IMO the technique that Charlie teaches is somewhat different in that the boat is heeled in the opposite direction. My experience has been that touring and freestyle boats respond to this opposite heel where they do not respond to the heel TF taught me.

In whitewater the opposite heel is considered an advanced technique and results in lots of swimming for newbies. On water without a lot of current it’s not nearly as risky though using cross forwards over the high side of the canoe can be challenging.

Heel differences
Heeling to either side loosens the stems, and improves the paddlers access to the water, allowing a more vertical paddleshaft, a key in wider boats.

In touring boats with sharp stems that are in the water, an outside heel carves the bows into the circle. In whitewater hulls with blunt stems out of the water there is no benefit to the outside heel, and heeling inside is mechanically preferable because the paddler isn’t reaching over an elevated rail.

I encourage paddlers to try heeling both ways for both Inside and Cross Inside Circles.

It is useful to remember that the reason for the drill is to straighten out the circle and drive the boat to a destination. The circles are just training mantras.

Thanks, but I’m still not straight …
… on this circular terminology or technique. Sorry, but I don’t have the books or videos and won’t have the opportunity to attend any classes.

Pagayeur seems to be describing a way of paddling a rockered WW boat in a STRAIGHT line, not paddling in a circle at all – except to the extent you veer off the straight line if the carve turning force overcomes the forward stroke turning force, or vice versa.

TC1 seems to be describing a technigue to paddle in an actual circle rather than in a straight line. Perhaps he’s describing the same technique as Pagayeur, but the heel (or heel shift) descriptions don’t seem to match.

Can’t tell what CEW teaches or how he uses the terminology – is it about paddling straight or in circles? – but TC1 seems to think CEW’s heels are opposite from Foster’s.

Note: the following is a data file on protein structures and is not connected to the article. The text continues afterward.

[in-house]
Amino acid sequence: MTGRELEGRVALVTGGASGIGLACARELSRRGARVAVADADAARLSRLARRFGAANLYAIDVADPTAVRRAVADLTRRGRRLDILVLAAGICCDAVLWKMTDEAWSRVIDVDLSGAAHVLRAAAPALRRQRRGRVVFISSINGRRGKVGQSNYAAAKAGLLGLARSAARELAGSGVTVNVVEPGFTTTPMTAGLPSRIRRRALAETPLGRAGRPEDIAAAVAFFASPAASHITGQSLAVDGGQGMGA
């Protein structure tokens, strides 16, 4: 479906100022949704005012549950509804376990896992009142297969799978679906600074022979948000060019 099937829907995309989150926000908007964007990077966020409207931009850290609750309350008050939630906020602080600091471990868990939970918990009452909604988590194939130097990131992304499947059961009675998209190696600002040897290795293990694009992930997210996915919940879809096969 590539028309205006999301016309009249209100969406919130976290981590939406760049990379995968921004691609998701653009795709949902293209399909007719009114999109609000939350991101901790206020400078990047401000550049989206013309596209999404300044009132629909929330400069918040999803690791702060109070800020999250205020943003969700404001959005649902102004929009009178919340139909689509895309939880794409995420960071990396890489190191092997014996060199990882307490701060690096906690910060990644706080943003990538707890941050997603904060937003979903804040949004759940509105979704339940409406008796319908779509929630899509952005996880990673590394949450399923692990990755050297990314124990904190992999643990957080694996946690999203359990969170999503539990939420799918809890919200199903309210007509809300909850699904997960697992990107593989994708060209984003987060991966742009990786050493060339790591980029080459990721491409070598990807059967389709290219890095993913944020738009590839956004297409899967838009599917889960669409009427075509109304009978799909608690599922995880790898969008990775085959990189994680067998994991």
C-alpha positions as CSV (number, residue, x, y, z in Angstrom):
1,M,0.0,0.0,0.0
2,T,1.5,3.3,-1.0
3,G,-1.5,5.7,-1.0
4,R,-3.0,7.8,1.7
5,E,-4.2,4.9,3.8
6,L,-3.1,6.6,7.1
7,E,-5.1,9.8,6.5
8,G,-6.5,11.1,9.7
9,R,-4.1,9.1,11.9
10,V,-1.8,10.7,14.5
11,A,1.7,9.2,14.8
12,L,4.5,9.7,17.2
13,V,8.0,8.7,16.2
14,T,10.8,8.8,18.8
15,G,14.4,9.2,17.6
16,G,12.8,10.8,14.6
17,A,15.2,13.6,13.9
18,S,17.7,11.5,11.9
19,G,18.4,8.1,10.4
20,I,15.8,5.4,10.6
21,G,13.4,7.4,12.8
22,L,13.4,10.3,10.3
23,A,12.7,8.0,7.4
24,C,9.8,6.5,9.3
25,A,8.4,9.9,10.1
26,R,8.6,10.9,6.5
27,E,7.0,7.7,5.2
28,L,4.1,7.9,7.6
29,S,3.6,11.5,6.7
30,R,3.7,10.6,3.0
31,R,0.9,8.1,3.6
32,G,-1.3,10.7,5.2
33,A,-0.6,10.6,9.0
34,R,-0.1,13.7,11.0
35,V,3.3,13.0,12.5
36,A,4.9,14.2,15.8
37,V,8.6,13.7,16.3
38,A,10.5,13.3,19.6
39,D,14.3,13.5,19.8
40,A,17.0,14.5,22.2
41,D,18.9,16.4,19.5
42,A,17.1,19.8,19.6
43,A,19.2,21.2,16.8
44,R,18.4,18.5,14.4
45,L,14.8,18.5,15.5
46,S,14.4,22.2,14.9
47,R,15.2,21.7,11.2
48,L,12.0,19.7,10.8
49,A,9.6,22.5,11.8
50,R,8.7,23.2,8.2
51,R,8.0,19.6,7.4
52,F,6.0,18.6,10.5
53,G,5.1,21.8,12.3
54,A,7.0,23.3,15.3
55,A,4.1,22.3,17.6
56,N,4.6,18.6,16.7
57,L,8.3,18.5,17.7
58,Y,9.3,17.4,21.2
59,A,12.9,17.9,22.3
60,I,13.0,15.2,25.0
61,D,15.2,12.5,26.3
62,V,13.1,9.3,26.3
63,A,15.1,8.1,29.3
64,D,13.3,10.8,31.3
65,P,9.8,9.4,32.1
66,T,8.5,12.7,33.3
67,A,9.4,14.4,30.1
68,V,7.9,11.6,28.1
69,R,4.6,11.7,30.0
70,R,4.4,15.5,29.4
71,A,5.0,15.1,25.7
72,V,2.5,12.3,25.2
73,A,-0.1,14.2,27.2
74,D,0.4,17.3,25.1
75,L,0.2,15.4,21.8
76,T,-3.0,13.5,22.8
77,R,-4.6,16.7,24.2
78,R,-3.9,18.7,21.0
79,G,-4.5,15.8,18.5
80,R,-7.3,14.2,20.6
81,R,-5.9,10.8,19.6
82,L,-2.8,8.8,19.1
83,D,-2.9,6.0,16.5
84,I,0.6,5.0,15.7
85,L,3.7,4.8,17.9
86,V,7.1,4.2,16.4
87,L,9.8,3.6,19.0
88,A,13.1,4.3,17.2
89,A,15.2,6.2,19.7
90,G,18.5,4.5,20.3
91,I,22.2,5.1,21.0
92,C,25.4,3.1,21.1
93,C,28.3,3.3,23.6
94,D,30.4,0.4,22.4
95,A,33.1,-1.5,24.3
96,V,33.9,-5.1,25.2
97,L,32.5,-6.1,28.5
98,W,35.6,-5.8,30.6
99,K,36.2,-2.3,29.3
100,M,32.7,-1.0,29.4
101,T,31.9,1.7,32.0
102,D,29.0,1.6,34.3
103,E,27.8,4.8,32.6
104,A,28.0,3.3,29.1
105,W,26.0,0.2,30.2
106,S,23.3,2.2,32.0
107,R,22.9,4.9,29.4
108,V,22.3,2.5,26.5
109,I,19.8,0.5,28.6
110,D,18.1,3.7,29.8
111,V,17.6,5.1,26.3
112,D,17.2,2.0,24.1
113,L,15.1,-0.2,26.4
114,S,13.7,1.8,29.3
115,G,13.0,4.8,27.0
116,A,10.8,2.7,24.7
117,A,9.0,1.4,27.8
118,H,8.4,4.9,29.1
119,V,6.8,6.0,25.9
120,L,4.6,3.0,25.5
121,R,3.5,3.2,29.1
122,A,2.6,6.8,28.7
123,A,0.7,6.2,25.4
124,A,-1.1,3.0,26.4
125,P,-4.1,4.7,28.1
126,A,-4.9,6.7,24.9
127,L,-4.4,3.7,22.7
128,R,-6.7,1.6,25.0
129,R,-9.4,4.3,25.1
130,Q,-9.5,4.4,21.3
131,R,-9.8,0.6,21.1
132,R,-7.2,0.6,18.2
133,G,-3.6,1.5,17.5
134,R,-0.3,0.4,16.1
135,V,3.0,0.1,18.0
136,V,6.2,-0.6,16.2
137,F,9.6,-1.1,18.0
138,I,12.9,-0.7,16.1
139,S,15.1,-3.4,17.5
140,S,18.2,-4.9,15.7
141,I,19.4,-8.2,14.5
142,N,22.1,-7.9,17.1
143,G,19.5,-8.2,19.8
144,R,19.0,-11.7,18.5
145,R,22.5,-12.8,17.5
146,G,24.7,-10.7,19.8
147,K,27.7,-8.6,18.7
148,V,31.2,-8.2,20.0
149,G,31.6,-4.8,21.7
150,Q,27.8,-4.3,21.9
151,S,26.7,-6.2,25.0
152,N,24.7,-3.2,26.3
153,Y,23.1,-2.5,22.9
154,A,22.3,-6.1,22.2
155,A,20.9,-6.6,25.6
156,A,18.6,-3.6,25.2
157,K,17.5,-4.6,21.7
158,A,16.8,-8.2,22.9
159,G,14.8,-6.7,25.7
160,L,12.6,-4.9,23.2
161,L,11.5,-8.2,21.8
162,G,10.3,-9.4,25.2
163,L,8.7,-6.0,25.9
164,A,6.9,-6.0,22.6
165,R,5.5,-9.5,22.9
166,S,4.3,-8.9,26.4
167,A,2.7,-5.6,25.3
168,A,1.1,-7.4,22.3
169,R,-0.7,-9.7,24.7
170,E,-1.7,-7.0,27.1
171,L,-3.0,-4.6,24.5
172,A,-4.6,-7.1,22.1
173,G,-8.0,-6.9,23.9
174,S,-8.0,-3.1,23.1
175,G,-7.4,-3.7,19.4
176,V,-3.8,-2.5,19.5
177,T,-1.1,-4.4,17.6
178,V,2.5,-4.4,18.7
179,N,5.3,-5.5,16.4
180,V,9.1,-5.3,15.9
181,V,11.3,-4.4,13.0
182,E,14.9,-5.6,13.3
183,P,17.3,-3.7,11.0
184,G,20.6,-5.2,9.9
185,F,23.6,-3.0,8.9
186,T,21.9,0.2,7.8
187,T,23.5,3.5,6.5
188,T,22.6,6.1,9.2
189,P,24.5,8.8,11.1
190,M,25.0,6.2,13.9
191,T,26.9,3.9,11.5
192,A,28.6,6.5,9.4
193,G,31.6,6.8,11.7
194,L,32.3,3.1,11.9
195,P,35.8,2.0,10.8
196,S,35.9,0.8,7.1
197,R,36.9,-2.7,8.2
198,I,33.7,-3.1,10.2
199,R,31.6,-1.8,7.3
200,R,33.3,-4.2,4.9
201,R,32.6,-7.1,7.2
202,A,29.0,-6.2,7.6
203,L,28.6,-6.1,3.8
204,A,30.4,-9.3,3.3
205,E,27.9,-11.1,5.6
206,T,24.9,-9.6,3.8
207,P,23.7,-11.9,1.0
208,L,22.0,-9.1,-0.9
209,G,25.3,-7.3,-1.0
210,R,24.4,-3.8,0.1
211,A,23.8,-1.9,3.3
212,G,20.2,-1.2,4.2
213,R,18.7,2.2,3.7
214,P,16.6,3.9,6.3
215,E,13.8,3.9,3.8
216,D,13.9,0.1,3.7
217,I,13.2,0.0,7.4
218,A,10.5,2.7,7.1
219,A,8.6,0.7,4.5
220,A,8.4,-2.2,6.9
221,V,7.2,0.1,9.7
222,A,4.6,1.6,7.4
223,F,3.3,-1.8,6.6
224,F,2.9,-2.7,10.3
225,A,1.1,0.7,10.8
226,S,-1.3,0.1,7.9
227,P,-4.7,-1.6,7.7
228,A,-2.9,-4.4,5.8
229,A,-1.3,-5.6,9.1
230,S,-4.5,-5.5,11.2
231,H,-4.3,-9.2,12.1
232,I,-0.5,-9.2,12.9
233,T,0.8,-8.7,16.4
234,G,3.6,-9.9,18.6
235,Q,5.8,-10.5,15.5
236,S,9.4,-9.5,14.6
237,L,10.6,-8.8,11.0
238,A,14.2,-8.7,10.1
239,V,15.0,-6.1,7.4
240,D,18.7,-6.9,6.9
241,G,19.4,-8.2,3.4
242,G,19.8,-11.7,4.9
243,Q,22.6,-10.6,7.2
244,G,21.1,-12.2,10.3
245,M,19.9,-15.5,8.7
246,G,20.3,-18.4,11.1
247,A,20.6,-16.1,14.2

I’m more confused now than before I posted.

My objective is NOT to paddle in a STRAIGHT LINE; I know how to do that in various ways. Nor am I interested in gimmicks to paddle a banana boat in flatwater. I want to be able to paddle a flatwater cruising boat in an elegant CIRCLE.

In the circular context, I forgot backwards. Paddling backwards circles would increase the total number of circular paddling techniques from 8 to 16.

And there must be yet another doubling. My conviction is that true single-bladed canoe paddling mastery – in whitewater or flatwater freestyle – cannot be claimed unless every stroke can be done ambidextrously. That increases the circle techniques to 32.

I certainly have a long way to go.

Didn’t see CEW’s reply
I was writing my last post while Charlie was posting his. That clears things up somewhat.

ambidextrously is ambitious

– Last Updated: Jul-01-10 10:43 AM EST –

I just wish I could paddle just as well on both sides,
as it would be a huge advantage in difficult situtations
were my balance in the canoe is at stake too.
So far I can only paddle well enough on both sides on the flats...

As for the 'inside circle', I always thought that it was a drill or method
to learn to paddle straight, especially in whitewater canoes.
That may be the cause for confusion here?

Ambitious but useful and even impressive
You can, of course, become an excellent and efficient paddler while paddling a canoe on just one side. You can even become an Olympic sprint or slalom champion or a US freestyle champion.

However, I don’t let these small facts affect my viewpoint: only ambidexterity is true mastery.

Flatwater marathon racers, solo and tandem, must paddle on both side. So do outrigger racers. Any kayaker who ran rivers “one-sided” would be considered inept. No kayak roller could compete in competitions if she could only roll on one side.

It’s only in canoe whitewater and flatwater freestyle that one-handedness is tolerated. In whitewater it is somewhat understandable, as switching hands in mid-maelstrom can be dangerous. Freestyle flatwater has no such excuse.

I don’t even think the excuse applies much for whitewater. There are many moves in whitewater that are better done lefty or righty if the paddler sets up that way before the move.

This was impressed deeply upon me by Nolan Whitesell when I paddled Section IV of the Chattooga and the Ocoee with him back in ‘86. He was completely ambidextrous on the river. When I was hesitating on a 4+ rapid because it was a “lefty move”, Nolan jumped in my boat to paddle it righty after he had just done so lefty. Quite impressive … and humbling. Nolan was also completely ambidextrous in his high brace, low brace and hand rolls on either side of the boat.

In flatwater, too, the ability to paddle on the other side is important, even for non-switching, correction stroke paddlers. Angled wind and wave conditions counsel paddling on one side rather than the other. So does muscular devepment. I still remember from 1984 Bardy Jones’ overdeveloped and injured shoulder, which resulted from one-sided flatwater paddling.

My opinion, of course, is just an ideal. I don’t approach the ideal well at all yet.